Archive for New Year’s Resolutions

The Post-Holiday Budget Recovery Guide

The holidays are over, and if you’ve gone over budget with your spending, it’s time to deal with the aftermath. Instead of living in a financial deficit, take steps to repair your budget as soon as the last guest leaves. 

Here’s how you can get your budget back on track for the new year.

Review your holiday spending

Before you take steps toward financial post-holiday recovery, take stock of your finances. How much credit card debt did you rack up this season? Did you dip into a savings account that now needs to be replenished? Spend some time crunching the numbers so you have a better idea of what kind of recovery steps you need to take now.

Choose your recovery process

Once you’ve got your numbers clear, you’ll need to decide on a path toward recovery. 

If you’ve really blown it this season, and you’ve got multiple credit card balances to pay off, you may want to consolidate your debt. You can accomplish this by taking out a personal/unsecured loan and then using the funds to pay off your credit card debt. You’ll be left with a single, low interest payment to make each month.

Alternatively, you can pay off one credit card bill at a time, maximizing payments on the bill with the highest balance, or the one with the highest interest rate, until it’s completely paid off. Once you’ve crossed one balance off your list, move on to the next until you’re debt-free. Don’t get stuck paying just the minimum balance on each card each month, or you may be paying those credit card bills for years to come. 

Trim your budget

Take a close look at your monthly spending to find places to cut back. Are you paying multiple subscriptions each month for apps you never, or rarely, use? Those small fees can add up quickly. Can you cut back on your grocery bill? Perhaps you’re overdoing it on takeout or dining out. Is there any way you can negotiate with a service provider, such as cable or internet, for a better monthly rate? Maybe it’s time to shop around for a less expensive auto insurance policy. Trim the extra wherever you can to free up more money for paying down debt.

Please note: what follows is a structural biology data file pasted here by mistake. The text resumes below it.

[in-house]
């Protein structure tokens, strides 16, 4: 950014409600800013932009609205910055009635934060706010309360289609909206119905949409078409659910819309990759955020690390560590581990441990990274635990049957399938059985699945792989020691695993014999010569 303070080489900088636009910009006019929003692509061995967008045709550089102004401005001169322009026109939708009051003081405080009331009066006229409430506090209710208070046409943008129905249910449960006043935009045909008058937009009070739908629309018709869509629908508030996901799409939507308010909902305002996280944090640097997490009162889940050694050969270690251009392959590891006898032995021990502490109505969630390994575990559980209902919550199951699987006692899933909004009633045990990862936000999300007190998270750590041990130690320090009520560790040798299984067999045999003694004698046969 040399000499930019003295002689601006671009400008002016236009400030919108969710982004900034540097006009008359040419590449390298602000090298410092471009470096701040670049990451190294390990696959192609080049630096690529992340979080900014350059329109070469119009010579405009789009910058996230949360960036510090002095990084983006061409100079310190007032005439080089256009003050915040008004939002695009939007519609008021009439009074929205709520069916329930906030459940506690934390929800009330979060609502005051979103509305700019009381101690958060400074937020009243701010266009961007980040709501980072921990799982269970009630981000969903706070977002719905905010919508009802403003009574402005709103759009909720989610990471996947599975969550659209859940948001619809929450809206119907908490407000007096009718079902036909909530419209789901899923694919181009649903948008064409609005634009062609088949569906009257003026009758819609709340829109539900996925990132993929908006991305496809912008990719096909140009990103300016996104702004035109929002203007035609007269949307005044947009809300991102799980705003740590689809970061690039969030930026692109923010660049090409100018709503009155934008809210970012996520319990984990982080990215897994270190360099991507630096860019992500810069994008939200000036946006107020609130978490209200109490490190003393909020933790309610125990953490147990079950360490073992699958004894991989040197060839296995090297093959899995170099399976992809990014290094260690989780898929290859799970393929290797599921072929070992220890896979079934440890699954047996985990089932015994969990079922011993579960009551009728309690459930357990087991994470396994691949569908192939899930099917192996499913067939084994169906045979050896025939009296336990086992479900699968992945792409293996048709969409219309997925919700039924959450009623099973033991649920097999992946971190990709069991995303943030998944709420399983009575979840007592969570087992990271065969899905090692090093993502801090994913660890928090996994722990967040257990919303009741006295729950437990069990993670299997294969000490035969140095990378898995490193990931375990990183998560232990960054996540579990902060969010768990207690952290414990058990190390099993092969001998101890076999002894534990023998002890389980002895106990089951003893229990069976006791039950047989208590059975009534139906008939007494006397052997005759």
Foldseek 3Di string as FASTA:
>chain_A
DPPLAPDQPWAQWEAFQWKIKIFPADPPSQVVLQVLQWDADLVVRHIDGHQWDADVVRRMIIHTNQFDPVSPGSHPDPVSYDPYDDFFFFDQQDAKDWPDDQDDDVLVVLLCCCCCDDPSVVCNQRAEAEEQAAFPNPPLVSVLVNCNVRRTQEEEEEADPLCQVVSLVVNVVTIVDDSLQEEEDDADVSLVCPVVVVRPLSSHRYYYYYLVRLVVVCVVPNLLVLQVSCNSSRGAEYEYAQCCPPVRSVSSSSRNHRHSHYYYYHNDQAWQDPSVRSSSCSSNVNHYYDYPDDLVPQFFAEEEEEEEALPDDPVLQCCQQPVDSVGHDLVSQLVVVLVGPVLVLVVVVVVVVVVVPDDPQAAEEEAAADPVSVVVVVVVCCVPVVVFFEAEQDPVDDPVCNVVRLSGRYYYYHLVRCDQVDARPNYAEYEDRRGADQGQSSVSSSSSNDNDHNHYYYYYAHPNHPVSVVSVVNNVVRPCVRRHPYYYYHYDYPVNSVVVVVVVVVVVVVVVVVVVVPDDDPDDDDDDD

Put your holiday resources to work

Along with a pile of debt, the holiday season may have left you with some extra cash through work bonuses, tax returns and gift money. Put these resources to work by using a portion of this money, or even all of it, toward paying down your holiday debt. It may sting to use “extra” money for something as utilitarian as a credit card bill, but getting rid of the debt faster so you can return to your normal spending patterns can motivate you to make this choice.

Go on a shopping detox

Before the holidays, you shopped until you dropped and then you may have shopped some more. Now, it’s time for a shopping detox. Take a break from the mall this month and close all those open tabs presenting your favorite clothing brands. Resolve to swipe the plastic only for essentials this month, or at least to keep discretionary purchases to a minimum until your budget recovers. Trimming expenses is never fun, but remind yourself that it’s only temporary until you’re financially fit again.

Make a plan for next year’s holiday season

It’s never too early to start thinking about next year’s winter holidays. Instead of using the months before Christmas stressing out over how much you’re spending, and the months after the holidays stressing about paying your bills, pay a little bit toward your holiday expenses each month of the year for a much less stressful holiday season. When you open a holiday club account at 705 Federal Credit Union, you can set up an automatic monthly transfer from your checking account to feed your holiday savings. 

If you blew your budget this holiday season, you’ll need to take steps to help your finances recover. Use the tips outlined here to get started.

Resources: 

https://www.bankrate.com/finance/credit-cards/post-holiday-financial-recovery/ 
https://blog.usccreditunion.org/blog/post-holiday-blues-tips-to-recover-from-holiday-spending
https://www.realsimple.com/work-life/money/money-planning/post-holiday-spending-recovery-tips
https://www.fool.com/the-ascent/personal-finance/articles/how-to-recover-from-your-post-holiday-financial-hangover/

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